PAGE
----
Tilda doesn’t even seem unhappy about The Sound, she’s just very interested. On her quest for understanding, everyone she meets – sound engineer Juan Pablo Urrego, archaeologist Jeanne Balibar, fish scaler Elkin Díaz – is open to her about their work, inviting her to sit down with them and participate. It feels utopian about human connection before we even reach the final stretch, then Elkin’s death and resurrection reaches Tsai-like duration, and the alien time-wormhole source of The Sound (and Juan Pablo being potentially the same person as Elkin) turn the movie into a cosmic puzzle. I haven’t seen a movie on the big screen at The Plaza in years, and was very happy to return with this one.

Will Sloan:

The compositions and edits offer suggestive juxtapositions that Apichatpong trusts you to generate meaning from. As usual with Apichatpong, scenes unfold in long, static takes, and important information is revealed without fanfare in hushed conversations that you really need to pay attention to. The urban settings of the first half are grey and overcast, and the rural setting of the second half is sumptuous, but Apichatpong does little with his camera to underline the ugliness or sweeten the prettiness.

An unusual Rivette film. First thing I noticed was that it’s strange to see an in-film performance of a finished play in front of an actual, paying audience. I thought none of his plays-within-a-play ever made it past their planning stages. The characters go about their business in a straightforward way. Minor mysteries from the past crop up, some coincidences seem almost magical, but the weight of the drama never sets in. Even the lighthearted Celine & Julie felt weighty. Finally towards the end (during the drinking duel in the rafters) I accepted that Va Savoir is purely a comedy, and a very fine one.


From the shot above, which is used in the poster art, I’d assumed there’d be more Feuillade influence. People upon Paris rooftops conveys Feuillade, and with Rivette’s ever-present sense of mystery I thought a feature-length homage would be wonderful, but that’s not what we get. Oh well, there’s always Franju’s Judex.


The play performed is the Italian “Come tu mi voui” by Luigi Pirandello, being performed (in Italian) in Paris for a week. I think we see a scene from each night’s performance, each time a different scene, and not in chronological order. They’re probably arranged to comment emotionally upon that day’s off-stage action, but I’ll have to watch it again to be sure (I also missed the on/off-stage connections in Rivette’s previous film Secret Defense). That’s Camille (the lovely, angular Jeanne Balibar, of Don’t Touch the Axe and Comedy of Innocence) in the middle with her lover/director Ugo (Sergio Castellitto of Around a Small Mountain) at left. Their relationship is strained with her return to Paris after three years away, now closer than ever to her long-term ex Pierre, but ultimately they’re good together.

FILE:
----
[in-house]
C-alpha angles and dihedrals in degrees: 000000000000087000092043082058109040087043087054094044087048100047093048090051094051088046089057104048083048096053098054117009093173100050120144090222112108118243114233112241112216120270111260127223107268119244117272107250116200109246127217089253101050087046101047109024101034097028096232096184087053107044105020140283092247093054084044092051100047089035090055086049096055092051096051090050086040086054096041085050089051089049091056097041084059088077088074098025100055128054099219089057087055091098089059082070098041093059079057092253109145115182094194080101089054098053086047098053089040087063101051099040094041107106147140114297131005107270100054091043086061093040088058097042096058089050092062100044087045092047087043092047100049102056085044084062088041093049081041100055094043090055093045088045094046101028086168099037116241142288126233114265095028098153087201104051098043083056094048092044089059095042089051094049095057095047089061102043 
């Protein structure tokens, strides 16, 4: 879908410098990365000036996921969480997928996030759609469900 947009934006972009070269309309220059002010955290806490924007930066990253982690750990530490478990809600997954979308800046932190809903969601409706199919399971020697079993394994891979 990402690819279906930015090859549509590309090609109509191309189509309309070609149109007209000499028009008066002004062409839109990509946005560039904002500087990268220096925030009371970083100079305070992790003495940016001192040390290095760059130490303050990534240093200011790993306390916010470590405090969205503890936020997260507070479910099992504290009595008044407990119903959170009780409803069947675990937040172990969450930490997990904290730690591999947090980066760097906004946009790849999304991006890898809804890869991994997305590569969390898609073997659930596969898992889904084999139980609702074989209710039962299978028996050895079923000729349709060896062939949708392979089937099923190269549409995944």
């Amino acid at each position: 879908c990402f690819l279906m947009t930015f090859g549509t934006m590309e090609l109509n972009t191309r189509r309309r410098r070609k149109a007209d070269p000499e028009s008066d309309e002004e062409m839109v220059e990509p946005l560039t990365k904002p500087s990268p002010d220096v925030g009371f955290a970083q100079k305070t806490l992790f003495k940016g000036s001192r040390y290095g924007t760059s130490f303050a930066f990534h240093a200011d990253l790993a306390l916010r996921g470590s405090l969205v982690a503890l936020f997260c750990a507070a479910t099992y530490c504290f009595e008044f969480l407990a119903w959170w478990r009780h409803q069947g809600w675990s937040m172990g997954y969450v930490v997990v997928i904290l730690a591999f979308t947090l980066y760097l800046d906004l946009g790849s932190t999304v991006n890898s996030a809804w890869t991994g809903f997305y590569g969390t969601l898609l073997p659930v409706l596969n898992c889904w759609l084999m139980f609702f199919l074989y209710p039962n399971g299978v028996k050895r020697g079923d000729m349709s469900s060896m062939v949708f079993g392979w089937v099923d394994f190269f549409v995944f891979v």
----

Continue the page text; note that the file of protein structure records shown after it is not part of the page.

I’m getting out of order here, but Pierre (Jacques Bonnaffé, at right, of Lemming and Prénom Carmen) ultimately duels Ugo over Camille. I was never quite sure if Ugo is a nice guy, since he acts like such an ass when first meeting Pierre, but this clears it up. His dueling method of choice is heavy drinking while standing high in the rafters above the stage, but he repeatedly tells Pierre not to look down because there’s actually a safety net below them. This scene made me extremely happy.


While in Paris, Ugo seeks a lost play by Italian author Goldoni. He checks with an autograph/letter collector (filmmaker Claude Berri), but to no avail. Funny casting a filmmaker in this role, since thirty years earlier Rivette had Eric Rohmer playing a specialist librarian in Out 1.


Ugo bounces to this family, descendants of a friend of Goldoni’s who maintain a library of the playwright’s works. The woman (Catherine Rouvel – oh my god, she’s the always-nude girlfriend of the scheming guy in La Rupture) invites him to stay as long as he likes, but after he can’t find the unpublished play all week, he suspects it was secretly sold by her thieving son Arthur (Bruno Todeschini, at left, of Code Unknown and Haut bas fragile)


Arthur is also meeting secretly with Sonia (Marianne Basler, who costarred with Gabriel Byrne in a WWII drama), coincidentally the live-in girlfriend of Camille’s ex, Pierre. The affair would be harmless but that Arthur steals a precious ring from Sonia, which Camille sleeps with him in order to steal back.


Finally, there’s Arthur’s sister Do (Hélène de Fougerolles of Innocence, maybe in the scene with Edith Scob in Joan the Maid). She helps Ugo search for (and ultimately find) the play, getting ever closer to him as Camille gets closer to her ex (before he locks Camille in a closet). Peace is restored in the end with everyone happy and dancing, the viewer comforted in knowing that the only really crappy character, Arthur, in debt trouble, will soon find out that his stolen ring is gone.

I only noticed this because of the similarly oval-shaped mirror near the end of Out 1:

Reportedly there’s an extended cut called Va Savoir+, but little is known about it besides that it had a one-week run in Paris. A message board posts claimed it “wasn’t even an official director’s cut, just an alternate cut Rivette put together for a few screenings, mostly for himself and the other actors,” so I’m not going to worry too much.

Trounced at Cannes (along with decade-faves Mulholland Dr., I’m Going Home, What Time is it There?, In Praise of Love and The Piano Teacher) by a Nanni Moretti film. That must be a good one!



In Va Savoir we are spectators instead of participants. And while there are moments when this pays off rather humorously — take for instance the detective work of finding the missing ring in the flour jar or the duel between the rival male suitors — it falls short of being a top-notch Rivette experience. … there was also the more palpable concept of a theater company producing works that only a few are interested in seeing, accompanied by a quest to find a lost work by an obscure writer… should we be thinking of the oeuvre of anyone in particular?